Bob Marley and The Wailers - Exodus (Cover Artwork)
Staff Pick

Bob Marley and The Wailers

Exodus (1977)

Island Records

Exodus was Bob Marley & The Wailers ninth album, but it was the album that brought him to international attention. There are a couple notable things that are worth mentioning about this record. For one, it was the second album to feature The Wailers’ replacement backing band. In 1976, an assassination attempt had Marley exiled from Jamaica to London, where the album was recorded. Exodus features more songs on Marley’s retrospective Legend than any of his other records. The album found the group moving away from their usual way of storytelling and divided the record's theme into two halves: religious politics and sex and keeping the faith. Exodus does a great job of transcending Marley into what he is known for today.

Marley’s message often gets misconstrued. It’s fairly easy to say you like Bob Marley & The Wailers without thinking about the deeper message. Sure, it’s easy to understand the surfaced messages, but many nowadays finding out about Marley truly don’t have an understanding of the politics that were happening in Jamaica. Marley did a great job on lyrics with Exodus as he moved his lyrical themes to something people would universally understand. The album had a lot of notable songs with bigger messages in a more simple way to understand than previous records.

“Natural Mystic” starts the record in a somber tone but had a big message in it. The song relies heavily on reggae upstrokes but features a faint lead guitar that drives the song home. The bass line of the song shows the intricacy reggae had in relying on its rhythm section to truly finish the composition. “So Much Things To Say” incorporates territory that Marley had not covered but explored on this record. The main riff relies heavily on Funk influences and was certainly an upbeat song for a reggae album. The I Threes background vocals really rounded the song out and allowed it to flourish.

The seven-minute mini-epic, “Exodus” had so much going on for a reggae song that it amazingly all comes together for a perfect composition. The combination of the keyboard and guitar created a whole new foreground for Marley’s music and had a positive vibe like the rest of the record does despite half of the record being about religion and politics. The first half of the record created a vibe that many Marley fans are used to nowadays. However, it wasn’t until around the late 70s that Marley developed this sound.

The second half of the record embodied most of the hits that Marley is known for today. “Jamming” is a traditional reggae song that Marley put a spin on with his new signature style. It’s a nice reminder of how reggae should be with a laid back tone and smooth music. “Waiting In Vain” is definitely one of the most popular Marley songs. It obviously comes down to the fact that the song derived from traditional reggae but threw in a blues/rock vibe to the song. Due to his exile from Jamaica, the song can be identified as a torrid love affair separated by countries. The song was controversial as his wife at the time, who knew of Marley’s many affairs, refused to sing the song when performed live. This would not be the only song Marley would write about his love affairs but it is indeed his most popular.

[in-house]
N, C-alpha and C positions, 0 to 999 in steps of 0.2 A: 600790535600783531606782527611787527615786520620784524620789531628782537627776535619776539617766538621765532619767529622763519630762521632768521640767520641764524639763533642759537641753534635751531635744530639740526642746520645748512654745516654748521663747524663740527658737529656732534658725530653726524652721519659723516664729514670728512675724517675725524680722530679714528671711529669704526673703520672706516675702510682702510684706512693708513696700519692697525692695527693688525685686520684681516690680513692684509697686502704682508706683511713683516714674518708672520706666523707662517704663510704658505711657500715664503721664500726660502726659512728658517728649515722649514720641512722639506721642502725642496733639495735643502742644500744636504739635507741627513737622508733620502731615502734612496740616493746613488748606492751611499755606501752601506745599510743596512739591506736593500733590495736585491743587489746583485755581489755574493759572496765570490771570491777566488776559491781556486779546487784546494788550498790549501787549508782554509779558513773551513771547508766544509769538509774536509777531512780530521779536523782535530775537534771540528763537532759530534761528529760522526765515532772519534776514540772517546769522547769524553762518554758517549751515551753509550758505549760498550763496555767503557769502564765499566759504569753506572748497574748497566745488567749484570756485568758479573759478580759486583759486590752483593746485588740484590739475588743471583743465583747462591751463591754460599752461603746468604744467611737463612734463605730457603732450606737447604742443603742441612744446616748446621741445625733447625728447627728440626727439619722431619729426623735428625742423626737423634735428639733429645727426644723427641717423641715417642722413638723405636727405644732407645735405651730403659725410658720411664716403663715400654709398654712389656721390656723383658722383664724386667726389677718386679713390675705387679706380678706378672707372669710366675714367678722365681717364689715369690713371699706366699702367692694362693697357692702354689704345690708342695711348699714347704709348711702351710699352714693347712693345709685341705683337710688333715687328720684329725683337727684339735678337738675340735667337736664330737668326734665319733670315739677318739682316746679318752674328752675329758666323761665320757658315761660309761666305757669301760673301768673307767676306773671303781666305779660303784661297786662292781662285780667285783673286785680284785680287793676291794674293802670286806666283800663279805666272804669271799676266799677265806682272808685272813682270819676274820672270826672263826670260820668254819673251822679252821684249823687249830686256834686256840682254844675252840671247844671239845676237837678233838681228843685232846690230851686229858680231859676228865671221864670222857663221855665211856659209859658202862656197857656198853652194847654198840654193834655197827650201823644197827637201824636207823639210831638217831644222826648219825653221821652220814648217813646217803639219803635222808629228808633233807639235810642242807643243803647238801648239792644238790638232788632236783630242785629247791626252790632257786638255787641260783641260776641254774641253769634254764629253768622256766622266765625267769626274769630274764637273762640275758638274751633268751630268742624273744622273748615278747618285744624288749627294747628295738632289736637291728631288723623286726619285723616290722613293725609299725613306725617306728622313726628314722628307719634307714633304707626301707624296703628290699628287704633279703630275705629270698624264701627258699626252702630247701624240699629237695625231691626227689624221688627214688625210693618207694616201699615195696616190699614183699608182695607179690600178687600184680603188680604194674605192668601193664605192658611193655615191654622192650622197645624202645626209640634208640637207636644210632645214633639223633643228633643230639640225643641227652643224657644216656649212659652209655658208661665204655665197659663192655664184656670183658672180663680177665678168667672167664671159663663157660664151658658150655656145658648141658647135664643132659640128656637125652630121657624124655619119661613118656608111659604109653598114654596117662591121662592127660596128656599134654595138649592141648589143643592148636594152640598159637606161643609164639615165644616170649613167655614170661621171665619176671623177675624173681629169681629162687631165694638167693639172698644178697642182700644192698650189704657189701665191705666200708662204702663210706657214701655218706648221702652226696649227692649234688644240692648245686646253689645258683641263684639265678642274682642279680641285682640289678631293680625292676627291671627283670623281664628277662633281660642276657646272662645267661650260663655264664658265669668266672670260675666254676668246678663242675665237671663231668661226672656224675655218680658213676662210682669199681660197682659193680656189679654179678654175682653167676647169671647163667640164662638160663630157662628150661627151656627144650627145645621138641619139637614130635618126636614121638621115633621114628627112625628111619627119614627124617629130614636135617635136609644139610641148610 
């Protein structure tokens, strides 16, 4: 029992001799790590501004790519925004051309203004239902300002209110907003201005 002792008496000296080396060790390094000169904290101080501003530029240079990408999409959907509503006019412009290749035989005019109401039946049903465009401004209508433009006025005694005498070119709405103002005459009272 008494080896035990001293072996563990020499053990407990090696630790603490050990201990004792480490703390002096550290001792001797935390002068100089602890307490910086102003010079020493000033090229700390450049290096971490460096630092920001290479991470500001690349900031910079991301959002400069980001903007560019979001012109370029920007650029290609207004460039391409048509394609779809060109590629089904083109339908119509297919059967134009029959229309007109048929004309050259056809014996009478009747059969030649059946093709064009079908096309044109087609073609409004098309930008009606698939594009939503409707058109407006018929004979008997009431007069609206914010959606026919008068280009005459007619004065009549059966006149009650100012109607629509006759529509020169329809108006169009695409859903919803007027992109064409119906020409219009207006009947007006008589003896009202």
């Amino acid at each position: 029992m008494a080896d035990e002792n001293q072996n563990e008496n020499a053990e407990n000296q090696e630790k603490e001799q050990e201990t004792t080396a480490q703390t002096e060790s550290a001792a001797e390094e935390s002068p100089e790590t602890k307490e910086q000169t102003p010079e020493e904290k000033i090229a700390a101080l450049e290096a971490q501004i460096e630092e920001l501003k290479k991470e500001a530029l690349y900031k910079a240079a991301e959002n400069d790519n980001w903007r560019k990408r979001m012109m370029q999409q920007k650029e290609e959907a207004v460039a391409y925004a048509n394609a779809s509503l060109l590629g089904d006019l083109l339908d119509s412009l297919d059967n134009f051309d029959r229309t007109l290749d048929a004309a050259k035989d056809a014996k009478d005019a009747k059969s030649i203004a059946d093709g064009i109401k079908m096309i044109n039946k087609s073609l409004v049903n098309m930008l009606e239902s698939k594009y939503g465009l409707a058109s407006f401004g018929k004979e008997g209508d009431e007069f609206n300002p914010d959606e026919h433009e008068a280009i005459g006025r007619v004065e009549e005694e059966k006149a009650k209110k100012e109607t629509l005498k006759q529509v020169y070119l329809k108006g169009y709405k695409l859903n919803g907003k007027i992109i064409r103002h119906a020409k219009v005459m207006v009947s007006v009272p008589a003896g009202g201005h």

“Turn Your Lights Down Low” follows suit with the vibe that “Waiting In Vain” gives off. The song was definitely meant to be a lovemaking song and upon further inspection of the lyrics, you can tell that sex is a theme. Perhaps one of the most well-known lyrics from Exodus comes from its final two songs, “Three Little Birds” and “One Love/People Get Ready.” Both songs embodied Marley’s major themes and messages. “Three Little Birds” gives an incredibly lax vibe with its theme boasting ‘Don’t worry about a thing/cause every little thing is gonna be alright.’ After an assassination attempt, it was definitely a good message of taking things as they come and to know not to get worked up about things you can’t change. These songs definitely make up what Bob Marley is known for as we remember him today.

Bob Marley & The Wailers revolutionized reggae no matter which inception of the group you look at. While Exodus was the band’s first major international success, The Wailers had released eight previous records that all lead up to the musical styling that Exodus exuded. Every song on the record boasts a simple message and given its history, it’s interesting to know that not much affected Marley at the time from getting his message out. Exodus may go down as Bob Marley & The Wailers finest hour and for good reason. The influence of soul, funk, and blues truly incorporated more feeling than any previous reggae record. It’s interesting to hear the transition from the first Wailers record to Exodus. as most people usually listen to Legend, most truly don’t know the transgression that Bob Marley & The Wailers went through as they found their voice in reggae. Exodus is definitely a good place to start.